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Sunday, November 27, 2022

Ann Hood’s New Novel Plumbs Sibling Guilt and Sorrow

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JUDE BANKS, SUPERHERO
By Ann Hood

Over the course of her long career, the author Ann Hood (“The Obituary Writer,” “The Book That Matters Most”) has returned to themes of grief and loss again and again, not repetitively but in the sense of mining one vein for its richest stories. She has explored grief in fiction and memoir, in essays and even recipes, but never before in her work for younger readers.

In “Jude Banks, Superhero,” we meet 12-year-old Jude, whose heart has been broken by the sudden death of his younger sister. Irrepressible Katie was brave and impulsive, theatrical and smart. Jude, not quite a year older, was content to live in her shadow, even when people looked right past him to say things about Katie like, “She’s going to take over the world someday, isn’t she?” Jude wasn’t jealous of his sister, he was proud. And then, in one terrible moment, Katie was gone.

Now Jude is racked with secret guilt: For reasons that take some time to emerge, he truly believes her death is his fault.

Back when Katie was alive, Jude would find things she’d lost and fix things she’d broken, and grateful Katie would say: “You, my brother, are a hero. … You’re a superhero.” Can he be a real one? Jude wonders. A caped crusader who saves others though he could not save his sister?

Soon Jude is poised to rescue small children who he thinks might choke on lollipops or drown in swimming pools — efforts, it turns out, that are misdirected. The person Jude really needs to save is himself, and he can’t fix his own guilt by swooping in to avert other people’s disasters.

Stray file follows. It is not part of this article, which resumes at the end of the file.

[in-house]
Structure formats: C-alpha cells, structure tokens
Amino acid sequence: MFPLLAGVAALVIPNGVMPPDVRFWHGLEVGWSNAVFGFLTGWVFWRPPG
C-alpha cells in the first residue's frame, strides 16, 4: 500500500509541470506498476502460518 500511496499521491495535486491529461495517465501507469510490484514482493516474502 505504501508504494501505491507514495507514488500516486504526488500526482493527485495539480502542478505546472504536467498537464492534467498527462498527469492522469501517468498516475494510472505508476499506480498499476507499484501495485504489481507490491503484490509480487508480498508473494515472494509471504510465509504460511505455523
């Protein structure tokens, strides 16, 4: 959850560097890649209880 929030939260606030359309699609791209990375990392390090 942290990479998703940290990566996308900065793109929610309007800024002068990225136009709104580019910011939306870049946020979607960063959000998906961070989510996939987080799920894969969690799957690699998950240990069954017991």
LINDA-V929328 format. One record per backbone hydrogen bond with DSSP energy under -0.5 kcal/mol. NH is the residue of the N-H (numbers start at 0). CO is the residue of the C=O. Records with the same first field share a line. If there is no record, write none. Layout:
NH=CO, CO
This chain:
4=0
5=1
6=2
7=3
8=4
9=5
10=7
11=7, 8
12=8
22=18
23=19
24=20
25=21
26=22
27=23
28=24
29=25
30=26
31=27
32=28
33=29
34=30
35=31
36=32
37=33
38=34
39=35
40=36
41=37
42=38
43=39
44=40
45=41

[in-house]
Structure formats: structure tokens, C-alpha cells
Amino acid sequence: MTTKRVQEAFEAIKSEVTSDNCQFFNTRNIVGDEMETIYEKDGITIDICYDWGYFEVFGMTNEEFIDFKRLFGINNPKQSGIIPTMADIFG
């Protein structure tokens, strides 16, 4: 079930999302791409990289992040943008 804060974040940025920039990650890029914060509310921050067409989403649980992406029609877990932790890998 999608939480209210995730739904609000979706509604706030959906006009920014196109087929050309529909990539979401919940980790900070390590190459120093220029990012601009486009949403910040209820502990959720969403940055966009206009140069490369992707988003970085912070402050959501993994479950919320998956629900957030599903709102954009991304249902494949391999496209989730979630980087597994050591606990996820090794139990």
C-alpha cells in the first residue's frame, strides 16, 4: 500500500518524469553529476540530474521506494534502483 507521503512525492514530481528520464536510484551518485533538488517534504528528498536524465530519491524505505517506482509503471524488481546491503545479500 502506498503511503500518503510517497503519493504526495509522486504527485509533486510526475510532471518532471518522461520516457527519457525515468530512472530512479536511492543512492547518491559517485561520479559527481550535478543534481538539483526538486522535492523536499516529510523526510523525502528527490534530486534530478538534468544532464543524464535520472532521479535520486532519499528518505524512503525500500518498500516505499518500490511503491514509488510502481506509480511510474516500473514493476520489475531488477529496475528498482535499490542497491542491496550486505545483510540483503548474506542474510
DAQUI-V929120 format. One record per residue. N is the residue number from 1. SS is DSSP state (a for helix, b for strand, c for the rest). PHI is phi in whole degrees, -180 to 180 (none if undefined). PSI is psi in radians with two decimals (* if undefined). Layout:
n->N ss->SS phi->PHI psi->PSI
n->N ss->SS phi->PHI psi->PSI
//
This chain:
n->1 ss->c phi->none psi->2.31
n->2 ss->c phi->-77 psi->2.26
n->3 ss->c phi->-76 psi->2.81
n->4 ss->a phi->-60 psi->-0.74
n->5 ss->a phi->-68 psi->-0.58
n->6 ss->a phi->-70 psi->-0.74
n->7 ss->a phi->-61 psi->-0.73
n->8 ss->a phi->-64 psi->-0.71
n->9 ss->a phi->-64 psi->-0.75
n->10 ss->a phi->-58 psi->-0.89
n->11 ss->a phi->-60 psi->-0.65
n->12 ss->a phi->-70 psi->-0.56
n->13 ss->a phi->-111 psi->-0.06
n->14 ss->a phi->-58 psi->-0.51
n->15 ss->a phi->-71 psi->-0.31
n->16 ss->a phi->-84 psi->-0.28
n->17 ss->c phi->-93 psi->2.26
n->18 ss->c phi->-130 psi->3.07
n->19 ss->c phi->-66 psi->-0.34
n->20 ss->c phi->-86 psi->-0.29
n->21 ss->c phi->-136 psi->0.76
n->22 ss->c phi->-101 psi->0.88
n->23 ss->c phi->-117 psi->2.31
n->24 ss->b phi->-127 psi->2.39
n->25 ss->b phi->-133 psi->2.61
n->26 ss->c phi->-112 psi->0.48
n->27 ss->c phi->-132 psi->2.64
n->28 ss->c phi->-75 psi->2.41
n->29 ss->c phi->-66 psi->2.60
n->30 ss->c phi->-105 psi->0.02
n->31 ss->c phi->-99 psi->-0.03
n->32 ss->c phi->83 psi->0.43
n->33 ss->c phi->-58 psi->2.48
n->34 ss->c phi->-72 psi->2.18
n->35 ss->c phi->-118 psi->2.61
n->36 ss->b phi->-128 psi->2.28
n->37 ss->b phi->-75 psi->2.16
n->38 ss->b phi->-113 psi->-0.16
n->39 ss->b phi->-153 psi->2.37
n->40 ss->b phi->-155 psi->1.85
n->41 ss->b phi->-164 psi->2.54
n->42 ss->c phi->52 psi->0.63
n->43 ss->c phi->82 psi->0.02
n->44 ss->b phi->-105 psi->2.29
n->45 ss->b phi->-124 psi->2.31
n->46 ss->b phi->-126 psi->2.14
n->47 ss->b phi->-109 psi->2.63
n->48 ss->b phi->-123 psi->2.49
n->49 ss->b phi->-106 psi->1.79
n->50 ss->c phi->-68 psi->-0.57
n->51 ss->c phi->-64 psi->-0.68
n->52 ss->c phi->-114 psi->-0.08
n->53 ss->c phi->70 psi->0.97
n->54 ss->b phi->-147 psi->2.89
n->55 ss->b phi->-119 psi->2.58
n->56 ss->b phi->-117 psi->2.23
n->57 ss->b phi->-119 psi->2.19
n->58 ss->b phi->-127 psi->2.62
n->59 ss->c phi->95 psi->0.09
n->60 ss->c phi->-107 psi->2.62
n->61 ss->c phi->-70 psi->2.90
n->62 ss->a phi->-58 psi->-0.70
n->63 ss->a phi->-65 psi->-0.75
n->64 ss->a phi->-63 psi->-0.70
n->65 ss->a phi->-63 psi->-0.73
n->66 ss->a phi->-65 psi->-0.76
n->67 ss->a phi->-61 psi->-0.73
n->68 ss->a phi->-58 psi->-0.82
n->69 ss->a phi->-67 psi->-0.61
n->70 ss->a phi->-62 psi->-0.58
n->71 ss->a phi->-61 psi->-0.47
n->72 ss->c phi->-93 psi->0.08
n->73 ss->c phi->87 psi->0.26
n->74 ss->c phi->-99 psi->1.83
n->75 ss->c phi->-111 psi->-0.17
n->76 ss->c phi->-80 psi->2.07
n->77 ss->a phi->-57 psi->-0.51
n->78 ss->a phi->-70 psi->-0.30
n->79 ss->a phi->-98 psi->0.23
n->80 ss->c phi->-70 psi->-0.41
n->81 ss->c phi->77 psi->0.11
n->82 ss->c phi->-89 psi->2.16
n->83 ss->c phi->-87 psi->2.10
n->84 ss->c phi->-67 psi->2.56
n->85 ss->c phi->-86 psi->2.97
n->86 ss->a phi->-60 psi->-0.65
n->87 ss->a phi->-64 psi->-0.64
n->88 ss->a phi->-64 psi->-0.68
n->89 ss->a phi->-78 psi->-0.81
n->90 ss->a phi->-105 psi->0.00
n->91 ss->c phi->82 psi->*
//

Hood is brilliant at showing the ordinary moments of a family’s heartbreak. Even as Jude struggles, he tries to help his parents. These are the most affecting scenes in the book.

In an effort to rekindle old happiness, he takes out the Halloween decorations — but now they are silly instead of scary. When casseroles keep coming from concerned neighbors, Jude tries to engineer a custom order for his mom.

Any reader who has mourned will appreciate the way Hood captures the rhythm of grief. There is giving as well as taking, one step forward and two steps back.

This novel is profoundly sad, but there are also lighter moments, like Jude’s sessions with his baffling yet strangely effective therapist and his decision, as a self-convinced murderer, to lawyer up.

He develops a new friendship with a grieving girl whose pain matches his; they fit together like two magnets, though her story takes a darker turn. Jude’s superhero capers are bittersweet and lovely.

Some of Hood’s cultural references are a bit dated. And Jude’s memories of Katie contain little conflict; they feel almost too good to be true. Do real siblings say “I love you” to each other in multiple languages? It’s hard to tell who’s idealizing family life, the author or the narrator.

But there are many readers who are navigating guilt and sorrow right now — for them, this book is a must. And for those lucky enough to take the journey only in their imaginations, this is a story of resilience in the face of devastating pain. There’s not an easy ending here, but there is plenty of hope as Jude begins to see that he can let go of some pain without letting go of Katie.



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